Polarized thinking is a cognitive distortion. It’s a reasoning mistake we make without thinking about it. It causes us to process information incorrectly and this leads to emotional distress.
Cognitive distortion was described by Albert Ellis and Aaron Beck. They are generally misunderstandings that lead to dysfunctional, emotional states. This includes irrational fear, feelings of sadness for no reason, etc. Polarized thinking is one of the many forms of cognitive distortion.
Polarized thinking is an extreme simplification of reality. Things are either black or white, good or bad. We do not see the nuances that exist between the one extreme and the other.
People with this type of distortion feel comfortable placing reality between two extremes. Why is this happening? How to stop it? We take a closer look at that in this article.
The characteristic of polarized thinking
The main characteristic of a polarized mindset is the tendency to generalize different realities under one category. People who think this way therefore often use words like “always”, “never”, “everything” and “nothing”. They do it automatically and place any isolated incident that comes their way in one of the boxes.
These extreme categories are generally very negative. They are used to repeat the existence of something bad. People who think this way often say things like “I’m doing everything wrong” or “Everyone is taking advantage of me”.
For those who have polarized thoughts, it is as if nuances do not exist. They build a large part of their identity around the classifications and look for ways in which they can adapt everything around them. Although reality shows that they are wrong, it is not easy for them to oppose their radicalizations.
What causes this cognitive distortion?
Polarized thinking is generally a characteristic of those who take on the role of victim in life. There is no one who does it because they feel like it. It is an emotional blockade caused by bad experiences. The root of all this is that they think they have experienced bad things they did not deserve.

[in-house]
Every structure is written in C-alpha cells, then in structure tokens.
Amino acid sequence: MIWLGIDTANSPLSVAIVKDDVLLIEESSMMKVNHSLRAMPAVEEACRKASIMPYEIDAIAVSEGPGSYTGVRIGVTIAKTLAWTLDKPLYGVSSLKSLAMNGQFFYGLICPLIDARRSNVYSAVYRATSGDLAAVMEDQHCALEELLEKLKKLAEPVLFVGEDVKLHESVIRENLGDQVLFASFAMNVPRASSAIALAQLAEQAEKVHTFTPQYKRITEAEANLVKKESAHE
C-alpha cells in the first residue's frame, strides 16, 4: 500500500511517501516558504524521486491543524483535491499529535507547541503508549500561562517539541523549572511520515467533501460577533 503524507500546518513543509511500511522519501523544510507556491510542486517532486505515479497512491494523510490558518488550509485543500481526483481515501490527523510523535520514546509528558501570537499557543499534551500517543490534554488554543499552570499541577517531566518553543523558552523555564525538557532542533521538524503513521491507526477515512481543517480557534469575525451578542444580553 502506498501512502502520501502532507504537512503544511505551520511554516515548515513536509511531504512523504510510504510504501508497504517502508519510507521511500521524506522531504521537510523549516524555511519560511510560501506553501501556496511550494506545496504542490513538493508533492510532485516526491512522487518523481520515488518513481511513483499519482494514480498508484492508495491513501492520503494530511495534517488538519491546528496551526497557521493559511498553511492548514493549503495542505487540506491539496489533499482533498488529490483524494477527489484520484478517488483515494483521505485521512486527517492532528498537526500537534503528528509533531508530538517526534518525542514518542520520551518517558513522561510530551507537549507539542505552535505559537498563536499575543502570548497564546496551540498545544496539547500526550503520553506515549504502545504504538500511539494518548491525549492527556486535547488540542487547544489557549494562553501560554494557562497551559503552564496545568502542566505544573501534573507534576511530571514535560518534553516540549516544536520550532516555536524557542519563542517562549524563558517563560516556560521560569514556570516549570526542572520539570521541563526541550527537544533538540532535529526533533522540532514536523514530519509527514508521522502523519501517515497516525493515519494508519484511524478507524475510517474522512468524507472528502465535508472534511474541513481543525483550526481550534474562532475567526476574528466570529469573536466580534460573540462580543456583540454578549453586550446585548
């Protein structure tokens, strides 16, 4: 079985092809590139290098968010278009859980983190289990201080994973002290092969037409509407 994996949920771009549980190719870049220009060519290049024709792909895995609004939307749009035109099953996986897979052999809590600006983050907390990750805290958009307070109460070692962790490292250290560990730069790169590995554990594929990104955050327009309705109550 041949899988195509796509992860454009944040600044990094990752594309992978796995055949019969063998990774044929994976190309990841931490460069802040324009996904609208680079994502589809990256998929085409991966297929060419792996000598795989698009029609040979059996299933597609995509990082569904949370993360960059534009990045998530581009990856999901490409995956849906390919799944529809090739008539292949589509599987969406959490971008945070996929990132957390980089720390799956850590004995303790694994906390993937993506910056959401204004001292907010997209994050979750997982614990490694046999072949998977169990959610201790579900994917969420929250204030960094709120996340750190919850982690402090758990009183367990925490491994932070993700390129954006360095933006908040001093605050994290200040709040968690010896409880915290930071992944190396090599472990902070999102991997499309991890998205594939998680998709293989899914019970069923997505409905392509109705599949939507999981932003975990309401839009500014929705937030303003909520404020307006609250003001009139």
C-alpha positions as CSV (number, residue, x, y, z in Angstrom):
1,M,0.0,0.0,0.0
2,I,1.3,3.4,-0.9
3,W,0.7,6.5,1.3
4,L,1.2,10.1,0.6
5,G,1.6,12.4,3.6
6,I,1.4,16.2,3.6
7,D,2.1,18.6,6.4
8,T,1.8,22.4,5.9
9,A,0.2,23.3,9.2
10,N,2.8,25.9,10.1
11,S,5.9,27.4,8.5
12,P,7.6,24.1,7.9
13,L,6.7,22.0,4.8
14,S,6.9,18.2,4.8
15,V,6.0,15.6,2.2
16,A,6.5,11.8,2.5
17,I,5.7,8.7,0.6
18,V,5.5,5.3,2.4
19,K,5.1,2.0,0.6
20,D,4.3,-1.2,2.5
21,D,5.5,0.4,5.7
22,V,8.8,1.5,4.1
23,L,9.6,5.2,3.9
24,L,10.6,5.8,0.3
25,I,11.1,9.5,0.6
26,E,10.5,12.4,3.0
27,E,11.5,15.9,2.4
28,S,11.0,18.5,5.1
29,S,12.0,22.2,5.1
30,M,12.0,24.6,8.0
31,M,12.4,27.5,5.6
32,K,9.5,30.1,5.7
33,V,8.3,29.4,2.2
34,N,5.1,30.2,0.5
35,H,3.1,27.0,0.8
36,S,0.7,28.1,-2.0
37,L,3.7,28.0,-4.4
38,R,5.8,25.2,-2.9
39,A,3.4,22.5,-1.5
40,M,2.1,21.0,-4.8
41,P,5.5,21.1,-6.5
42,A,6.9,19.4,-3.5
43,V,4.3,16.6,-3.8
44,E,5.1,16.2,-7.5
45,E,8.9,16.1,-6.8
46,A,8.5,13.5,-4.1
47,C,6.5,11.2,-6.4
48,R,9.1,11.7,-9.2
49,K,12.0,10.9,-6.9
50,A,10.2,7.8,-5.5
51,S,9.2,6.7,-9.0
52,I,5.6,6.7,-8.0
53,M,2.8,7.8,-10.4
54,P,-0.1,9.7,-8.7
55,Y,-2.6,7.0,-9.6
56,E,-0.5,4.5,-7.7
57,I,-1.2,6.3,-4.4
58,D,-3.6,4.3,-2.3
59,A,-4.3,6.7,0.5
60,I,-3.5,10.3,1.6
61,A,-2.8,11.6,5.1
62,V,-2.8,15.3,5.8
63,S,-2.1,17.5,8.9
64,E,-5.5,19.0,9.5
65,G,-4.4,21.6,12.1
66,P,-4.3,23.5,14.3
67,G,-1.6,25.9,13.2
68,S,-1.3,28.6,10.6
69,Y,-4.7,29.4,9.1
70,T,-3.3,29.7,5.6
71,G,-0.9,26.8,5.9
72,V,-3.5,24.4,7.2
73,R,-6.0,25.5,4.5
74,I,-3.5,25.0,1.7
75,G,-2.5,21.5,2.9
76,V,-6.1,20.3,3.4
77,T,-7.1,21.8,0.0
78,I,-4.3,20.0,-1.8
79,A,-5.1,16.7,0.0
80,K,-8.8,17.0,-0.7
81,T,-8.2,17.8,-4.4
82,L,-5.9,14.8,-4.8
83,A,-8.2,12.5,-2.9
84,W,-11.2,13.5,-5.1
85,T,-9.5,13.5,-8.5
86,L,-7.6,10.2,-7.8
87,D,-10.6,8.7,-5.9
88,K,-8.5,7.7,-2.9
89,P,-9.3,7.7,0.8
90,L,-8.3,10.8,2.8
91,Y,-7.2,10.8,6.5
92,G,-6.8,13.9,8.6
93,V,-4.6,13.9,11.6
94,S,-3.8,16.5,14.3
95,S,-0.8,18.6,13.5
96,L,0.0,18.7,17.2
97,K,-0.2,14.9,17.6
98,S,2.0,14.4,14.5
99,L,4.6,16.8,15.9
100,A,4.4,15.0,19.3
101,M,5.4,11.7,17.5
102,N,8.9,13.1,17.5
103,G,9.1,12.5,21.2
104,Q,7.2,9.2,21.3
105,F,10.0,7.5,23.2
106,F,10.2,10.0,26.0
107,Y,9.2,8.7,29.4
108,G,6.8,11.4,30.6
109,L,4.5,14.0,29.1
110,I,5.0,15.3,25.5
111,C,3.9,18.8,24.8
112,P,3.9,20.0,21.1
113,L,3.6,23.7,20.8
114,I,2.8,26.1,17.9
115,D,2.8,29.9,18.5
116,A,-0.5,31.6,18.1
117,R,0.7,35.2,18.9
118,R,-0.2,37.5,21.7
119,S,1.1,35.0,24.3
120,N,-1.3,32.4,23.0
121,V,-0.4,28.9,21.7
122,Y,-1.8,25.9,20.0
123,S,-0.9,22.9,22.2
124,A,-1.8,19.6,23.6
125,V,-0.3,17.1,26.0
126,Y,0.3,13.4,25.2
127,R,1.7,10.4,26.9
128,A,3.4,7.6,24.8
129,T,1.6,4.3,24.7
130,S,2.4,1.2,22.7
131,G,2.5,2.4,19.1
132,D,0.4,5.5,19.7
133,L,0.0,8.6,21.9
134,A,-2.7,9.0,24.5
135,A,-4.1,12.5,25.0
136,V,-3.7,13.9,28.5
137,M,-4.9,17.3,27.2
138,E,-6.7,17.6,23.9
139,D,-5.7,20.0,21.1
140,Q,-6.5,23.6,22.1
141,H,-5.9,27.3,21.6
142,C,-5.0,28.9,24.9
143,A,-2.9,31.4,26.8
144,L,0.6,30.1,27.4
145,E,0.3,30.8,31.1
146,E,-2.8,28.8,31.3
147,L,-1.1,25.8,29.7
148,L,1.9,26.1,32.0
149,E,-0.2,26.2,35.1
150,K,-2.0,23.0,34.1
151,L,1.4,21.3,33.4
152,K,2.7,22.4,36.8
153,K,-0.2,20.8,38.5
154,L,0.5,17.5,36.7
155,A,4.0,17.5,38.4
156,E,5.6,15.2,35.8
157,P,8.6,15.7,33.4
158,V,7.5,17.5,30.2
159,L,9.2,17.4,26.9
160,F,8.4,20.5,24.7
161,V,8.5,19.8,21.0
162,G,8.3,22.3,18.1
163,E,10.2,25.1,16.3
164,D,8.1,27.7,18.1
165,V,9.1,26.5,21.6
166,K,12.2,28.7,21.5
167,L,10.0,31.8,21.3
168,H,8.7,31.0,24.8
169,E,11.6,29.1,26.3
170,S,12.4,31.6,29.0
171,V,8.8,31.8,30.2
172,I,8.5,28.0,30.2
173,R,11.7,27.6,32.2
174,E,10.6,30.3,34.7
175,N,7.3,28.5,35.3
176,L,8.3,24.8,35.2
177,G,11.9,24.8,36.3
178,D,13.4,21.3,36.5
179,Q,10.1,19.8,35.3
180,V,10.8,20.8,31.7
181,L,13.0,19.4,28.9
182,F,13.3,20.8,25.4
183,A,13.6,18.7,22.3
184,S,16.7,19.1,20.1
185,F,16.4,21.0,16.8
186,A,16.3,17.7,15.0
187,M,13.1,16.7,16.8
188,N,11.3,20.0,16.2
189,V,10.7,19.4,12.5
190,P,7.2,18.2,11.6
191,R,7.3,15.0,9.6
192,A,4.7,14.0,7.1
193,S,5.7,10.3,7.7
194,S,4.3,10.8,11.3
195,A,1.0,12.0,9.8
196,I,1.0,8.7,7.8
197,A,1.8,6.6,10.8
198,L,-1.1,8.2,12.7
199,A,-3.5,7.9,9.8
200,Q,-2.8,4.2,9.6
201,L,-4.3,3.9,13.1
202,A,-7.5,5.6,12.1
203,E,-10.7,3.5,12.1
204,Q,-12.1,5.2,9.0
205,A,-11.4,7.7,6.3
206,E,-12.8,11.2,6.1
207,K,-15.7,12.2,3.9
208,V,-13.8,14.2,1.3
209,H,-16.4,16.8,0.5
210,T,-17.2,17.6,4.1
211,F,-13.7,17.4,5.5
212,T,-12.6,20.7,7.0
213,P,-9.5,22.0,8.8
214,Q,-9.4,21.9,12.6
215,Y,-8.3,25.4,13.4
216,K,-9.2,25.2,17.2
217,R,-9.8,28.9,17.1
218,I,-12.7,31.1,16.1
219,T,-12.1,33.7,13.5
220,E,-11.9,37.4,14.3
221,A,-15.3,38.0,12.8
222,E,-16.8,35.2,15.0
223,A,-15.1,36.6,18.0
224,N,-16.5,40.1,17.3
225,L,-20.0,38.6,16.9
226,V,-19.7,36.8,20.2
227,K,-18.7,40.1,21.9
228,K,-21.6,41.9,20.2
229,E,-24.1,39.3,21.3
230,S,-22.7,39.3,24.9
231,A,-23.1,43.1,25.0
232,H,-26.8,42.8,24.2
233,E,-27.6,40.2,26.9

The victim assumes the role of a passive object of circumstances or “fate”. They do not believe that they have any control over the negative things they have experienced or how to deal with them. Instead, they believe that they have been a passive depot for pain and that they can do nothing about it.
People who consider themselves victims have not found the tools or resources they can use to overcome many of these challenges. Instead, they project their anger and develop polarized thinking.
How to combat polarized thinking
This mindset stems from previously unresolved challenges. Fighting it means taking on a new perspective on the past and the present. Believing you are the victim allows you to absolve yourself of responsibility. To get away, you have to accept that you are responsible for what happens to you and most of all how you react.
A good way to start is by being aware of our automatic reactions and reacting mentally when we say categorical words like “never”, “always”, “everything” or “nothing”. Then we need to stop and think about how unreasonable our statement is.
Furthermore, it is important to think about the situations in which we feel like the victim. Maybe it’s a romantic relationship where we are unhappy, or a job that is too demanding.
Is the acceptance of this our only option? Or are there other resorts that we are too afraid of? Perhaps polarized thinking is an indicator that we are not taking ourselves seriously enough. Maybe we need time and space to think about what it is we are dealing with.